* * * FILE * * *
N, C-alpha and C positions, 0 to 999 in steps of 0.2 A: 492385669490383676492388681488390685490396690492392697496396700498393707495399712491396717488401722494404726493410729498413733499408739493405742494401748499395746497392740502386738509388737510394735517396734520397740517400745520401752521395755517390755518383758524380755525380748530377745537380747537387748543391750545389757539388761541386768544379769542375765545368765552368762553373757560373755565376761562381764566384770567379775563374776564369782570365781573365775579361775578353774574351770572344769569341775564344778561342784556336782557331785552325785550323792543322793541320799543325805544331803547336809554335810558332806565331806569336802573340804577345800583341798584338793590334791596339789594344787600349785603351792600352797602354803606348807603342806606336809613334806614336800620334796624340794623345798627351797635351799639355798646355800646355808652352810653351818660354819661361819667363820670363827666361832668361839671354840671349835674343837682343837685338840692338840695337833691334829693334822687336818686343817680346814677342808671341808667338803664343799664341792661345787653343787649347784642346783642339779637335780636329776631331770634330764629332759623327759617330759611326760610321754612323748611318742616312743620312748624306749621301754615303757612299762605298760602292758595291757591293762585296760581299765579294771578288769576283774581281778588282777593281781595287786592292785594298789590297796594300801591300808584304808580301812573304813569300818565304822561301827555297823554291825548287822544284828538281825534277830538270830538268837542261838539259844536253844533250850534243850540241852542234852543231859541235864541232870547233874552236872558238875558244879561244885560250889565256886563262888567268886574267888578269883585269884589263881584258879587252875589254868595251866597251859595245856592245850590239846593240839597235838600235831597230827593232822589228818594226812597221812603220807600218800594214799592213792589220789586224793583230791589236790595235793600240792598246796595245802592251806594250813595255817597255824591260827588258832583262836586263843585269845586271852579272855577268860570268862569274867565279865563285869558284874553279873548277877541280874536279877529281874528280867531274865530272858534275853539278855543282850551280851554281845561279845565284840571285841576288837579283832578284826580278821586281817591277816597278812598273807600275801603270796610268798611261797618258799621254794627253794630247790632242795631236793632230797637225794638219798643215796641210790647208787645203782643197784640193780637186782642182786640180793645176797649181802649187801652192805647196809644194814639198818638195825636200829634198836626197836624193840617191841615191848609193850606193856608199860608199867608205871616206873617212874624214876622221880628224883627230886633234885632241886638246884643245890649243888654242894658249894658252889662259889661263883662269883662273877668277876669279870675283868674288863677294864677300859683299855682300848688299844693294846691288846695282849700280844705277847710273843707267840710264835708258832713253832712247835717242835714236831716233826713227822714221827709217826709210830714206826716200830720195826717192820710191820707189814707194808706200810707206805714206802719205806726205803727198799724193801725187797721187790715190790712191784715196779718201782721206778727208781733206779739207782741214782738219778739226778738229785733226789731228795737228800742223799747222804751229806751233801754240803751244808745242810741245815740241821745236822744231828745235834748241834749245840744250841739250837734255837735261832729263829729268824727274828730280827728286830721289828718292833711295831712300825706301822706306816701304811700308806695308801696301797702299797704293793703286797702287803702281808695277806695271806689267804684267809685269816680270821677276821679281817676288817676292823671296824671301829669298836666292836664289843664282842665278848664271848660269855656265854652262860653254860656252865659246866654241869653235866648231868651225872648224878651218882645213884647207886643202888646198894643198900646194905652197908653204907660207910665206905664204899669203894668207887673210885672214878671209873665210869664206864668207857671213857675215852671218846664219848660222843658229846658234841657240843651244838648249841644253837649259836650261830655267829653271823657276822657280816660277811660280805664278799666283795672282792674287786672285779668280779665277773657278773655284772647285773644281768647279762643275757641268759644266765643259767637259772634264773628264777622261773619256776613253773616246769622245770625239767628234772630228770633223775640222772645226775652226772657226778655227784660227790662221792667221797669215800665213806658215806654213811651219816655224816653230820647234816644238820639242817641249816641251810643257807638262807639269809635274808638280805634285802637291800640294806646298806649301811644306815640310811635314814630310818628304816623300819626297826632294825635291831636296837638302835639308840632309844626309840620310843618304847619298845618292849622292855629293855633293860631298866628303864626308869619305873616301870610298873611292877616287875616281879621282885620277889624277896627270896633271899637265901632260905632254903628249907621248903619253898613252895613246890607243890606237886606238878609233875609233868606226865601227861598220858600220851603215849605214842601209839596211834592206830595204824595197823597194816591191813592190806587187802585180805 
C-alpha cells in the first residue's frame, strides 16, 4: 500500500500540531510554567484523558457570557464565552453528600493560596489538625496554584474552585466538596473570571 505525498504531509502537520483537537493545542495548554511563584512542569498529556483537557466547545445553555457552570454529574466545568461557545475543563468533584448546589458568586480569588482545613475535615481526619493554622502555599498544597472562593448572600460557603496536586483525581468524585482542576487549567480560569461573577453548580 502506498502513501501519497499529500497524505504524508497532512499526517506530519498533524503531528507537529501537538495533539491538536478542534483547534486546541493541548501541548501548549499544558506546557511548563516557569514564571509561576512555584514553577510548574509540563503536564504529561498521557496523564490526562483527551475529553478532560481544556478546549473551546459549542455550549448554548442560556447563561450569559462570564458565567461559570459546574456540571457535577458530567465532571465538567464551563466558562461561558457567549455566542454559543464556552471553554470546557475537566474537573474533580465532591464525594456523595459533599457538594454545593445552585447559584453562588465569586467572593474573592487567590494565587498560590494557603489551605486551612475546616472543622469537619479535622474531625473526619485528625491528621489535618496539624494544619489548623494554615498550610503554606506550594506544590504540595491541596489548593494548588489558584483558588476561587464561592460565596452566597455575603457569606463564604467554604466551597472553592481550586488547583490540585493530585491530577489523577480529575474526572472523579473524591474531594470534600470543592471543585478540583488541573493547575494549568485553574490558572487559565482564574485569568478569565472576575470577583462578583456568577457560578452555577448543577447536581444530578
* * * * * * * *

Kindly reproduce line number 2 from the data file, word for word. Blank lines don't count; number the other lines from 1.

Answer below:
C-alpha cells in the first residue's frame, strides 16, 4: 500500500500540531510554567484523558457570557464565552453528600493560596489538625496554584474552585466538596473570571 505525498504531509502537520483537537493545542495548554511563584512542569498529556483537557466547545445553555457552570454529574466545568461557545475543563468533584448546589458568586480569588482545613475535615481526619493554622502555599498544597472562593448572600460557603496536586483525581468524585482542576487549567480560569461573577453548580 502506498502513501501519497499529500497524505504524508497532512499526517506530519498533524503531528507537529501537538495533539491538536478542534483547534486546541493541548501541548501548549499544558506546557511548563516557569514564571509561576512555584514553577510548574509540563503536564504529561498521557496523564490526562483527551475529553478532560481544556478546549473551546459549542455550549448554548442560556447563561450569559462570564458565567461559570459546574456540571457535577458530567465532571465538567464551563466558562461561558457567549455566542454559543464556552471553554470546557475537566474537573474533580465532591464525594456523595459533599457538594454545593445552585447559584453562588465569586467572593474573592487567590494565587498560590494557603489551605486551612475546616472543622469537619479535622474531625473526619485528625491528621489535618496539624494544619489548623494554615498550610503554606506550594506544590504540595491541596489548593494548588489558584483558588476561587464561592460565596452566597455575603457569606463564604467554604466551597472553592481550586488547583490540585493530585491530577489523577480529575474526572472523579473524591474531594470534600470543592471543585478540583488541573493547575494549568485553574490558572487559565482564574485569568478569565472576575470577583462578583456568577457560578452555577448543577447536581444530578